RainReady practices are also highlighted by numerous government agencies, professional organizations, and non-profits. Below, we have listed a few of the national resources available to you. Although mostly written for specialist audiences, they can provide helpful guidance for anybody looking to become RainReady. We encourage you to explore them.
- Federal Emergency Management Agency (FEMA) has several websites and a lot of resources on flooding, for which they have a dedicated website. The Agency is primarily focused on riverine rather than urban flooding. One publication we have found particularly helpful is called ‘Reducing Damage from Localized Flooding: A Guide for Communities’.
- Environmental Protection Agency (EPA) has an extensive resource library on nature-based Rain Ready solutions, which are often described as green infrastructure. This includes information on funding, financing, and planning.
- Army Corps of Engineers has an extensive resource library on RainReady building improvements. The agency focuses on insurance, wet and dry flood-proofing, and buyout and acquisition.
- National Oceanic and Atmospheric Administration (NOAA) has extensive resources on RainReady strategies related to climate adaptation, including case studies, scientific research, and outreach materials.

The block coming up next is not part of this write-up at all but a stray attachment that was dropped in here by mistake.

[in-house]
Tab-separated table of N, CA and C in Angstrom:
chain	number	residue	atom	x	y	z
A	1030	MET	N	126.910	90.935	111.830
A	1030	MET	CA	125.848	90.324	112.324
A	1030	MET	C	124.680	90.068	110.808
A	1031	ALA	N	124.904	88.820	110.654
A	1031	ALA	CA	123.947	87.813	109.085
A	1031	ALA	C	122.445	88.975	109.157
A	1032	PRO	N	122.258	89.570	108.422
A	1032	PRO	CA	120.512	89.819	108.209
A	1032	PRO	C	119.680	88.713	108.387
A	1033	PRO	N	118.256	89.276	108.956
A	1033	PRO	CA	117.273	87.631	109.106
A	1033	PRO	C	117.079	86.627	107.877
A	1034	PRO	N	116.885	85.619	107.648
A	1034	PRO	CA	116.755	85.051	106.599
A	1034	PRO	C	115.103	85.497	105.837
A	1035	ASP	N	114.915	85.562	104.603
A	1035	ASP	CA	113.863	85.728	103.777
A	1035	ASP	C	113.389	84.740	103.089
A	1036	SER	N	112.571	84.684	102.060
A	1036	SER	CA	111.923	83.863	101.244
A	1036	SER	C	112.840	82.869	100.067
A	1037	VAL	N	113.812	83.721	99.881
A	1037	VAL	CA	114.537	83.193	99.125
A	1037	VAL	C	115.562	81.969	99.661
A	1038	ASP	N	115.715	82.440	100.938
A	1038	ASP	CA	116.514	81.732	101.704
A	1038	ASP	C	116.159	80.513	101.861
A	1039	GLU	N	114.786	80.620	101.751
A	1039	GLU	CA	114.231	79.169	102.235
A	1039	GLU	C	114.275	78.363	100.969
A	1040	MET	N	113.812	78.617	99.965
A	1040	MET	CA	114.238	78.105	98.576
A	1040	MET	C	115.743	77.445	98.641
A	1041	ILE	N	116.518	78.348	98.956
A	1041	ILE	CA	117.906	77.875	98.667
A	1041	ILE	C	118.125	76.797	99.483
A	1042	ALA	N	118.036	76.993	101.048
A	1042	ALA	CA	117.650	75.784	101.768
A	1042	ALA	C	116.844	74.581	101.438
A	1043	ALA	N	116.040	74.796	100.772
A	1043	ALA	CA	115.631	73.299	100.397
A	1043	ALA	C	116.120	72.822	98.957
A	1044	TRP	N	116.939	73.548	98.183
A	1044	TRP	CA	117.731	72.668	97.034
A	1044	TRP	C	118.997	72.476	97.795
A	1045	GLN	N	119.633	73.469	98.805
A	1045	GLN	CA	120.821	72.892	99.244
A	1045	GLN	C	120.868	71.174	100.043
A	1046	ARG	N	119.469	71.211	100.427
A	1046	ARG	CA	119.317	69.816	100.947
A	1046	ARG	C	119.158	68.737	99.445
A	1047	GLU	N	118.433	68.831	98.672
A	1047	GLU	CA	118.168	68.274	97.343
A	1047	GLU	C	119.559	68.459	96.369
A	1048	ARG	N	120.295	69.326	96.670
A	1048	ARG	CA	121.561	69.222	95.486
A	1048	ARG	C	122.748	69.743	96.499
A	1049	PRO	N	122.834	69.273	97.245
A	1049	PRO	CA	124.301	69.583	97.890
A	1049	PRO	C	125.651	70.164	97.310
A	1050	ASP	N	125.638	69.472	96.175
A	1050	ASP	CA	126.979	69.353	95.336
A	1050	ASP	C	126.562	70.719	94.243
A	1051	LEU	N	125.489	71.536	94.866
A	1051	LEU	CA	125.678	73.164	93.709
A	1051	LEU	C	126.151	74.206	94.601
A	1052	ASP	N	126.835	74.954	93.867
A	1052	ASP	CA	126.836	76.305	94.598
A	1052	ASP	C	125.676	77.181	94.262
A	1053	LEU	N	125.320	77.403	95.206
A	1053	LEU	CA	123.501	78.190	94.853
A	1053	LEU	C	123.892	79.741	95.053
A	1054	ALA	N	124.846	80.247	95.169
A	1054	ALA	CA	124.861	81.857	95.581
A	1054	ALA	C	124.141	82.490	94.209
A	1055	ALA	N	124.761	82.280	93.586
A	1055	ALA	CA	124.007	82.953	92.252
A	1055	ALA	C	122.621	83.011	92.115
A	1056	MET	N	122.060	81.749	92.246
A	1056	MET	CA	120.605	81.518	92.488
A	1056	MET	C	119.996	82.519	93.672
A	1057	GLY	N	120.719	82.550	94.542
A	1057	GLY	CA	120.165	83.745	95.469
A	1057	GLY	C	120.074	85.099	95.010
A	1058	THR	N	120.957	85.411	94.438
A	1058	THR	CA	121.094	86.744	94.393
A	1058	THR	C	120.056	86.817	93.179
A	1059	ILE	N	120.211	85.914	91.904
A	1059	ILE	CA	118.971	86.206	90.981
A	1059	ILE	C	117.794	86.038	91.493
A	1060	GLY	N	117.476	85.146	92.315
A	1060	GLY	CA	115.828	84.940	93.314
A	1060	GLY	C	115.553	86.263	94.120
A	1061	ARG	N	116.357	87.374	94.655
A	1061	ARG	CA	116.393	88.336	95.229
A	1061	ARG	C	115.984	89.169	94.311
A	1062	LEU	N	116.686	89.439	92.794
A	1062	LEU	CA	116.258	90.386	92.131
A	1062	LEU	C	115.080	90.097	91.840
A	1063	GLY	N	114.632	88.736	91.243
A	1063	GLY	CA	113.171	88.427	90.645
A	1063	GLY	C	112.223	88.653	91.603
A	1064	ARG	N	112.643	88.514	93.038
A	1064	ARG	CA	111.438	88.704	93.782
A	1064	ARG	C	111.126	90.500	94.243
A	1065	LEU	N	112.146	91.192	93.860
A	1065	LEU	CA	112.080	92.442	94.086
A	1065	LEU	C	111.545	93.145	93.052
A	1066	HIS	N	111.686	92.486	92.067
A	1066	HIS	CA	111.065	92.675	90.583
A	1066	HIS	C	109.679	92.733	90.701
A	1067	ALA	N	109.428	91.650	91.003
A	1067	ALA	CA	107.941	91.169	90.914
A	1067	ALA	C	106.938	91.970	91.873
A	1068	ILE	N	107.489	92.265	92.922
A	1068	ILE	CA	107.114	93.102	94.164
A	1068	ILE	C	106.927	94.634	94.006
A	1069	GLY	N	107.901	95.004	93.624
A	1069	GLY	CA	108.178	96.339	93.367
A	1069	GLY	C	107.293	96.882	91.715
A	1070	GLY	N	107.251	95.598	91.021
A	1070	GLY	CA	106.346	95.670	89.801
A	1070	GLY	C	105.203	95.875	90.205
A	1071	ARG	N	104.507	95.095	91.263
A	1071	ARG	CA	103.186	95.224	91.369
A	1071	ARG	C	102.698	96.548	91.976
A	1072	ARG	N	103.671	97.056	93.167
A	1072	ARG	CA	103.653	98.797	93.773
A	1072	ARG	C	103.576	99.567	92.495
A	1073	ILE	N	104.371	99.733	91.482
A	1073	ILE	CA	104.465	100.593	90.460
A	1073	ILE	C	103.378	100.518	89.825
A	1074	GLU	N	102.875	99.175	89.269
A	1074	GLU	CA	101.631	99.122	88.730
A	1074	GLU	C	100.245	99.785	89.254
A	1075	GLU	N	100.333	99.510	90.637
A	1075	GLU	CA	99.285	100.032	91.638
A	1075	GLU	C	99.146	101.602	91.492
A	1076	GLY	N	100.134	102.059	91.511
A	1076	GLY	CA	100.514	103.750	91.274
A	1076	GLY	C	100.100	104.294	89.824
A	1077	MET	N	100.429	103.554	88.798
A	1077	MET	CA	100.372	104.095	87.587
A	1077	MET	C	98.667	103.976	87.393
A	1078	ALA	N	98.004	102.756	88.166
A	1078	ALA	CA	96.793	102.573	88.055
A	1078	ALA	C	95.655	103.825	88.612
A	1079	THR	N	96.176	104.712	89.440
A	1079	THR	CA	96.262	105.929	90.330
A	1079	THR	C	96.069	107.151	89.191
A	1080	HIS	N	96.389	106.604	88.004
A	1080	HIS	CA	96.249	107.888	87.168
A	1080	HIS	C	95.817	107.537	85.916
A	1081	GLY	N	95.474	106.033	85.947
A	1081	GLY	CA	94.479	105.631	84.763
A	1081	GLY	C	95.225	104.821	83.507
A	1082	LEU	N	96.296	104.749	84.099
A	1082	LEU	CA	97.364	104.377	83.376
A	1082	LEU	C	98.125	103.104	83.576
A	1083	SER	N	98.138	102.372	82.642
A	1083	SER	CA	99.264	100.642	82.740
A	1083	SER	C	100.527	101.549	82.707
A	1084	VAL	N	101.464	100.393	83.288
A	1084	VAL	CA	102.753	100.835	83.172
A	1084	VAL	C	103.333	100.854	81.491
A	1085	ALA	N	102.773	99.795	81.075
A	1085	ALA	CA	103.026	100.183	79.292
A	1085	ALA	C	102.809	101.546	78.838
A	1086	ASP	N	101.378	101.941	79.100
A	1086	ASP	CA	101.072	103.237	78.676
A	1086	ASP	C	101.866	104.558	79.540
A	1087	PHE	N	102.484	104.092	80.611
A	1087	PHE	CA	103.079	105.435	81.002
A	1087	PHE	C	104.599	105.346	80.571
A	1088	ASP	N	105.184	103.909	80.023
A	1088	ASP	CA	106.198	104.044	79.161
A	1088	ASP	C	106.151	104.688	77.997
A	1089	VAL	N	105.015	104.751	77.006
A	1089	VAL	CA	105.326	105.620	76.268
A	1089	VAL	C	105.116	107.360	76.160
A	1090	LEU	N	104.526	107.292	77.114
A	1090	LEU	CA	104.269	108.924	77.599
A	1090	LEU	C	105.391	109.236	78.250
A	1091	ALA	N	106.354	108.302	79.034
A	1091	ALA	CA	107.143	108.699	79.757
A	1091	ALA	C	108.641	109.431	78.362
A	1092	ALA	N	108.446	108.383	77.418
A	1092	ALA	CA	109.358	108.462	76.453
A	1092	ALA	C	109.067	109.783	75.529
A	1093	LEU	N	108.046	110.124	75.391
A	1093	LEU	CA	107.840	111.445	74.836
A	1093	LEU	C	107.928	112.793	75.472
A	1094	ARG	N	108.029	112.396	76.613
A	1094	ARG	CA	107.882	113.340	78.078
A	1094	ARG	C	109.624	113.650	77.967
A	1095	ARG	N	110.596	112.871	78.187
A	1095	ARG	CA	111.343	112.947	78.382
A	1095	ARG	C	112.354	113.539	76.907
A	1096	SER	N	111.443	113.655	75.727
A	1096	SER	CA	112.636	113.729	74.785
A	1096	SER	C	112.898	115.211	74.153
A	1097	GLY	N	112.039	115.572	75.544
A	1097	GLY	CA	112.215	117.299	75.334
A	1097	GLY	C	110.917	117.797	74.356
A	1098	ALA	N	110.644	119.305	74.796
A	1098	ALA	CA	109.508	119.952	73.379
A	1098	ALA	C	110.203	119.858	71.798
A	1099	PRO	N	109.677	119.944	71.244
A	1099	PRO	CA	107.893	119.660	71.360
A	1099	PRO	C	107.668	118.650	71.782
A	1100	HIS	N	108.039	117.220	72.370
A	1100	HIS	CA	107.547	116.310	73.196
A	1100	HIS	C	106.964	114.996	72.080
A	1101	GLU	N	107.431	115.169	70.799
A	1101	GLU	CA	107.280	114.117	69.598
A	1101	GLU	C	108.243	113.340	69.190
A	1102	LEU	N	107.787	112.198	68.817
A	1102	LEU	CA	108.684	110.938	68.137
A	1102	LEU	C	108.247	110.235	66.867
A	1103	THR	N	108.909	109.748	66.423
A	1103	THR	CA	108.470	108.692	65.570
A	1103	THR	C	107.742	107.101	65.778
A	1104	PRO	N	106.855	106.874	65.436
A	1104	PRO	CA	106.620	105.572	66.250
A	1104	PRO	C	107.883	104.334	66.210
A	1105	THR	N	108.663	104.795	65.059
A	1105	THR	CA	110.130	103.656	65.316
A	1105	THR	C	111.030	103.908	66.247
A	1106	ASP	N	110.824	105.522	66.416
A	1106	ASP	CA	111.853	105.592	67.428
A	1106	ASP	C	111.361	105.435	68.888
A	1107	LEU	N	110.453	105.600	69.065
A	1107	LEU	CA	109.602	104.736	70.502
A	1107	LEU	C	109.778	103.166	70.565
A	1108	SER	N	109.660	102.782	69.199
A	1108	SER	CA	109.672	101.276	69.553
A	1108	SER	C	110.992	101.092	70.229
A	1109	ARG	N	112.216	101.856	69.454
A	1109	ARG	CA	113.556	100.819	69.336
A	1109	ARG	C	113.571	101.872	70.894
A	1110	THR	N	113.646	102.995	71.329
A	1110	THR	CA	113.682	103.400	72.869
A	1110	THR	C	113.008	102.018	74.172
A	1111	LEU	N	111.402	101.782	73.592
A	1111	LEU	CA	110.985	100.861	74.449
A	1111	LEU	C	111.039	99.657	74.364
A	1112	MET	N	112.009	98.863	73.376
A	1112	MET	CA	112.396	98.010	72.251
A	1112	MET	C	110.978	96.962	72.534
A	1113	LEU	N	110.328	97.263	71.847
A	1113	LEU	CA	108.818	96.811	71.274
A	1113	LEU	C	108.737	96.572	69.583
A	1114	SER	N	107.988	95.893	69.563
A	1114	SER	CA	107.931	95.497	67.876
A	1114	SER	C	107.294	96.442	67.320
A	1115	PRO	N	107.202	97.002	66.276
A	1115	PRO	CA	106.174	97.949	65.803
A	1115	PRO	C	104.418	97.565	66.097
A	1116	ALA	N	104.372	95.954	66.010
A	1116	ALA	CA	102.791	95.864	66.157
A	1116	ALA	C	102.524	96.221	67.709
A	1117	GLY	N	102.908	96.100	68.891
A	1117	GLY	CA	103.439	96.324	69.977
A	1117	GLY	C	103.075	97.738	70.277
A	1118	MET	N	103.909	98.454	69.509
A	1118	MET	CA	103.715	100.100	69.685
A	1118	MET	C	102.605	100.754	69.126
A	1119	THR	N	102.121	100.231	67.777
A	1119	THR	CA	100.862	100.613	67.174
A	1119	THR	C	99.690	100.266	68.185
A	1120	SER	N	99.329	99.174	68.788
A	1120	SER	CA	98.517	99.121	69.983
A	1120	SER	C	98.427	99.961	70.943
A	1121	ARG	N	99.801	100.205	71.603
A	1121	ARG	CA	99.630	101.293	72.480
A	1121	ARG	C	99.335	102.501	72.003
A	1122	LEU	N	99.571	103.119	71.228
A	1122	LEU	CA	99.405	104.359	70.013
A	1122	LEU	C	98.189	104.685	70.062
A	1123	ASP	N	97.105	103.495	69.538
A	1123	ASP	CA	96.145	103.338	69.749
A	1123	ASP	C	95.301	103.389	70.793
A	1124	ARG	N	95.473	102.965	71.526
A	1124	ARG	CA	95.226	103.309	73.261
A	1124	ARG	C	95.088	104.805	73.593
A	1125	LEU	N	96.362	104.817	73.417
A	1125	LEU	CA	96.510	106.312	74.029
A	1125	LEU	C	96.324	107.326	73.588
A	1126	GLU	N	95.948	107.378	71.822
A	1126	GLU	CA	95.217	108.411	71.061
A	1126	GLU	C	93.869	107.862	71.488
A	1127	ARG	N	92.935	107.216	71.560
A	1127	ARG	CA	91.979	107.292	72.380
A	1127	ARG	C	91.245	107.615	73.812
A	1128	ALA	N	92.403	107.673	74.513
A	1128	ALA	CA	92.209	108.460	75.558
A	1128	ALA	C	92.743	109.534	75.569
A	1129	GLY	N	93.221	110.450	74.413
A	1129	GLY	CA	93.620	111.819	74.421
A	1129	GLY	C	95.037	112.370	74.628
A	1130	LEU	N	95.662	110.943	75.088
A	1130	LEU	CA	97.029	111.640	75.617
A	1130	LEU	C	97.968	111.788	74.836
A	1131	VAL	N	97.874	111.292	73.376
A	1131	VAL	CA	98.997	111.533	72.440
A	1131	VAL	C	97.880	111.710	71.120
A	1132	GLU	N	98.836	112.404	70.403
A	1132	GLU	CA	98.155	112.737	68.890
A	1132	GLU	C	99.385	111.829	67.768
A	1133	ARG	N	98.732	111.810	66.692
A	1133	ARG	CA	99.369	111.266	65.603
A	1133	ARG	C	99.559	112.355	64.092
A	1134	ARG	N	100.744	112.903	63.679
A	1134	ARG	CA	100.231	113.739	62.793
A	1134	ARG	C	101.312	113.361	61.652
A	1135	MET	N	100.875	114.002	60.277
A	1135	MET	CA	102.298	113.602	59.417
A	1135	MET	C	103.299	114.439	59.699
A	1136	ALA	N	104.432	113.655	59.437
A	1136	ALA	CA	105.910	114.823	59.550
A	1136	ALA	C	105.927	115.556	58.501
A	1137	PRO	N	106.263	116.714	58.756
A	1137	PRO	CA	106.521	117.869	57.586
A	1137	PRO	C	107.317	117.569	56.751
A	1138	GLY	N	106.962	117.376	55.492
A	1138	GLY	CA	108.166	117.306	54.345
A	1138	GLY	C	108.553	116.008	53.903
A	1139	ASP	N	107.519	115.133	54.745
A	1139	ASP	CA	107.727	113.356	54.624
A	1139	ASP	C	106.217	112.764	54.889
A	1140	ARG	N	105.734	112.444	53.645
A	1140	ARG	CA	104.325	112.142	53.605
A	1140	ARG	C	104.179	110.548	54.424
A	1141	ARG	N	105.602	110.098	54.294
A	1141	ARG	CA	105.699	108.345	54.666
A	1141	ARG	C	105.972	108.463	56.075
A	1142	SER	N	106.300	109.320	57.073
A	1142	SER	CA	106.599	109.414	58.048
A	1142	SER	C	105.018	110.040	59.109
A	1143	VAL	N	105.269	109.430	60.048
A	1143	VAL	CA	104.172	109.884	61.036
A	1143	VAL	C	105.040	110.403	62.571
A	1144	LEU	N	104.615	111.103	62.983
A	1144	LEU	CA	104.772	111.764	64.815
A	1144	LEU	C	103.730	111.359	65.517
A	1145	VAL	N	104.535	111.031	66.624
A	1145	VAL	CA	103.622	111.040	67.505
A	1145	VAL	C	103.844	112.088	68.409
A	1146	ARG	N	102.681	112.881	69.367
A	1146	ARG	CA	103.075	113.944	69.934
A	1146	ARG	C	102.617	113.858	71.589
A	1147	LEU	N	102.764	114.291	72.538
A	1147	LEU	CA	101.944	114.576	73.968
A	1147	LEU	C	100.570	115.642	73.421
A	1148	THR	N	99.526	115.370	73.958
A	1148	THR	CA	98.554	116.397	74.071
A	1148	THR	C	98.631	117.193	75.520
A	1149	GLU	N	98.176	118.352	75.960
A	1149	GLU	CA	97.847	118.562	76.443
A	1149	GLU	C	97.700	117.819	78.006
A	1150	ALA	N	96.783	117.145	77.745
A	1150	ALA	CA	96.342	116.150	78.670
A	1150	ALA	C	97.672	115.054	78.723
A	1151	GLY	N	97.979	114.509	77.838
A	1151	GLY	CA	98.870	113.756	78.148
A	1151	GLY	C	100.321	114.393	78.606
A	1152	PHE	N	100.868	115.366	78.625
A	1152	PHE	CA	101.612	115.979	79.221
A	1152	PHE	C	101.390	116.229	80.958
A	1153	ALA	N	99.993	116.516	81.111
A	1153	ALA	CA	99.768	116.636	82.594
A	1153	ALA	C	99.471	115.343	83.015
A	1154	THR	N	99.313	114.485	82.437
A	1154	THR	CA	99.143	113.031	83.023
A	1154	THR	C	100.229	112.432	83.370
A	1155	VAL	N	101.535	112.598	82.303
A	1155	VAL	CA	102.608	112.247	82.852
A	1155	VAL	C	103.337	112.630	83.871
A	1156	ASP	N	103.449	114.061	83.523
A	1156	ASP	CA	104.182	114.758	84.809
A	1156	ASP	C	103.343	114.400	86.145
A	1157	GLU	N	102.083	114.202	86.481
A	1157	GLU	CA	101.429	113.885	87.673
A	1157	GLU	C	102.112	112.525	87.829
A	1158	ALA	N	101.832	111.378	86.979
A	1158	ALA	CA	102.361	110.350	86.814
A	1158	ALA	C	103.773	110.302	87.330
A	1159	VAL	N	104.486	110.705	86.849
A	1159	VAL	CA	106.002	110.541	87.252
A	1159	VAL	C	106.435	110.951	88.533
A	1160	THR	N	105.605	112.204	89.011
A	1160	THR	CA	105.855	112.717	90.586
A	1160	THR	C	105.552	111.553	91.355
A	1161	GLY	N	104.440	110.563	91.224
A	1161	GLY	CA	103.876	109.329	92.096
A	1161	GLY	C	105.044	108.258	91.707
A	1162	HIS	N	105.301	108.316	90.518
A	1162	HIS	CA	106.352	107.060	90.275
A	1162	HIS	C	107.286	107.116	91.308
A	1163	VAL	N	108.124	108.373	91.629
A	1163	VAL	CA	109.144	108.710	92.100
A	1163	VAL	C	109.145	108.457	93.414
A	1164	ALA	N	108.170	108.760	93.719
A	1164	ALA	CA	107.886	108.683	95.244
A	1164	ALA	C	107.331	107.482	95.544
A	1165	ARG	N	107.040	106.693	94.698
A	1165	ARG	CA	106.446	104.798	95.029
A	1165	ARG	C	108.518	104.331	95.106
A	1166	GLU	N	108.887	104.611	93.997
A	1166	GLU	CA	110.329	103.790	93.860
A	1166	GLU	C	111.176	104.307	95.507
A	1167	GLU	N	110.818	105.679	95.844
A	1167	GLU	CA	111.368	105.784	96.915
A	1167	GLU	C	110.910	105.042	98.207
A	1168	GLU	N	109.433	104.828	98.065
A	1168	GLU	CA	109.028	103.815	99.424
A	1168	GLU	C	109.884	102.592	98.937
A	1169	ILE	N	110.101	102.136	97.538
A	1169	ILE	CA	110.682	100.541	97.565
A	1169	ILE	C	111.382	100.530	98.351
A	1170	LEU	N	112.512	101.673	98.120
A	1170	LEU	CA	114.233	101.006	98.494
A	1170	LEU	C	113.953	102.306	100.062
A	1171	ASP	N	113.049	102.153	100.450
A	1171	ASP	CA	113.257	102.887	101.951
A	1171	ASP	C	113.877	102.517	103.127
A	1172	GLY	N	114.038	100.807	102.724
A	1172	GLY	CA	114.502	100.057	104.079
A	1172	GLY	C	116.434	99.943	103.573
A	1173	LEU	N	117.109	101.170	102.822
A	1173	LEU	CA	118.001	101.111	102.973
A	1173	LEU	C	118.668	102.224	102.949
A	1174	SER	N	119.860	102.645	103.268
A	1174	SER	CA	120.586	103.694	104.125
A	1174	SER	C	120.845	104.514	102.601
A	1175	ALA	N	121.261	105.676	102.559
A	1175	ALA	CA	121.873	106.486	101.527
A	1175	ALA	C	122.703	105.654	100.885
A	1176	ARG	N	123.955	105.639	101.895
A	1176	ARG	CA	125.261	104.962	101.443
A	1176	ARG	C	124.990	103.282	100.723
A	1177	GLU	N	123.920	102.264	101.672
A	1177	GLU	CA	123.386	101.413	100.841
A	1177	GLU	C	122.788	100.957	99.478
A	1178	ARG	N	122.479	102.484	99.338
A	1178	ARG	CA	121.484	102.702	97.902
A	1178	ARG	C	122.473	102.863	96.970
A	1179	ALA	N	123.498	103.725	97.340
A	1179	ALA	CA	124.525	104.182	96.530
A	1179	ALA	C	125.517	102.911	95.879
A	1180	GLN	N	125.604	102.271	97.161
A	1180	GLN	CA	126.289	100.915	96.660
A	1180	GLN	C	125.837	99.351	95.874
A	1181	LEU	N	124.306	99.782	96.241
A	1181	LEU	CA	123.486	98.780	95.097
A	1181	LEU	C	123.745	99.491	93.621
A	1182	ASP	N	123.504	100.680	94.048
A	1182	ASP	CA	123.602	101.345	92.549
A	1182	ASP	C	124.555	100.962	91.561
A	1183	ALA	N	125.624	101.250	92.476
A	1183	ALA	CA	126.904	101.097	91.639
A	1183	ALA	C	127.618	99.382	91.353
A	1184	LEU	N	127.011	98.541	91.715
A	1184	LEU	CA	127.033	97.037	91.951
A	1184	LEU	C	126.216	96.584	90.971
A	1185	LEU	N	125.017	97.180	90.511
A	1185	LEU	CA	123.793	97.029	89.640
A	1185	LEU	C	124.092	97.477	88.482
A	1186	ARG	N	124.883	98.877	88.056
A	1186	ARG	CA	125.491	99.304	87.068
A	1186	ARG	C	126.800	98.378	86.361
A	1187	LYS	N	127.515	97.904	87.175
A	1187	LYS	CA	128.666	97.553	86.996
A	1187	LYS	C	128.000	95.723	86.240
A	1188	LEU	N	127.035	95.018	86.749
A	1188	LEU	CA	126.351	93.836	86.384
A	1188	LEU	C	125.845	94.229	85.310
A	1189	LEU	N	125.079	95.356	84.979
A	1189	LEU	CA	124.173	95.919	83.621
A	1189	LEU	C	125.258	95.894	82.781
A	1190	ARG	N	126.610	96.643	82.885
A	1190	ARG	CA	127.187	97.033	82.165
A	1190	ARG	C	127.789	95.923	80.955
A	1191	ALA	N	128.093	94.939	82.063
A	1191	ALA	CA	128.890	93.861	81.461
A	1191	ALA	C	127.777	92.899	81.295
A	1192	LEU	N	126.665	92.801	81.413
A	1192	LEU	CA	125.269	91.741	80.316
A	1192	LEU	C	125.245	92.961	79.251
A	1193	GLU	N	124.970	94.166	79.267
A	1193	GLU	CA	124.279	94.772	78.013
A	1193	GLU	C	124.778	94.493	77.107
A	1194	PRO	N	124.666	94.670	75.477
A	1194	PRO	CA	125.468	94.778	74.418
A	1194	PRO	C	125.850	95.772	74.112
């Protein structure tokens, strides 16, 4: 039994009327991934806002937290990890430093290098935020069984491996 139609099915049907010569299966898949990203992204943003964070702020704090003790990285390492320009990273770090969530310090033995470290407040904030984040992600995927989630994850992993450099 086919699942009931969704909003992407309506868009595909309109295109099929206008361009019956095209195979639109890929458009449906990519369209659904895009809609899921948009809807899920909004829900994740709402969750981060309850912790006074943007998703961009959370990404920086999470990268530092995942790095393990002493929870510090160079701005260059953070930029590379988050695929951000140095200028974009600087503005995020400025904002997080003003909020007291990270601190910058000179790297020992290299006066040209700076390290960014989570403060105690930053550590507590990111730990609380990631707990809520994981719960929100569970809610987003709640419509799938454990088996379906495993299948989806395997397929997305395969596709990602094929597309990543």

- American Water Works Association is a scientific and educational association dedicated to managing and treating water. They have extensive resources utility managers and government officials.
- Water Environment Federation has helpful resources on stormwater management.
- Alliance for Water Efficiency is dedicated to the efficient and sustainable use of water and provides information and assistance on water conservation efforts.
- US Water Alliance is focused on sustainable and integrated approaches to water management.
- Center for Neighborhood Technology has carried out research and practice on urban water management, much of which is highlighted through this website.
- American Rivers has helpful resources on nature-based RainReady solutions, often described as green infrastructure.
- Natural Resources Defense Council has helpful resources on a variety of water-related issues, from pollution to efficiency to the water-energy nexus.
- Low Impact Development Center has numerous publications focused on land-use and engineering techniques that protect urban water systems.
- Institute for Catastrophic Loss Reduction is a Canadian organization with many flooding-related resources for homeowners, business, and communities.
- American Red Cross has helpful resources on both drought and flood preparedness. It even has a smartphone app for flood safety.
- National Wildlife Federation has a lot of information about conserving water resources and about global warming's effect on extreme weather, including flooding and drought.
- American Association of Landscape Architects has good resources on nature-based RainReady solutions, often described as green infrastructure.
- Center for Watershed Protection has many resources on responsible watershed practices, including stormwater management techniques.
- Congress for the New Urbanism is a dedicated to promoting walkable and mixed-use neighborhoods, and it supports green infrastructure improvements for water management.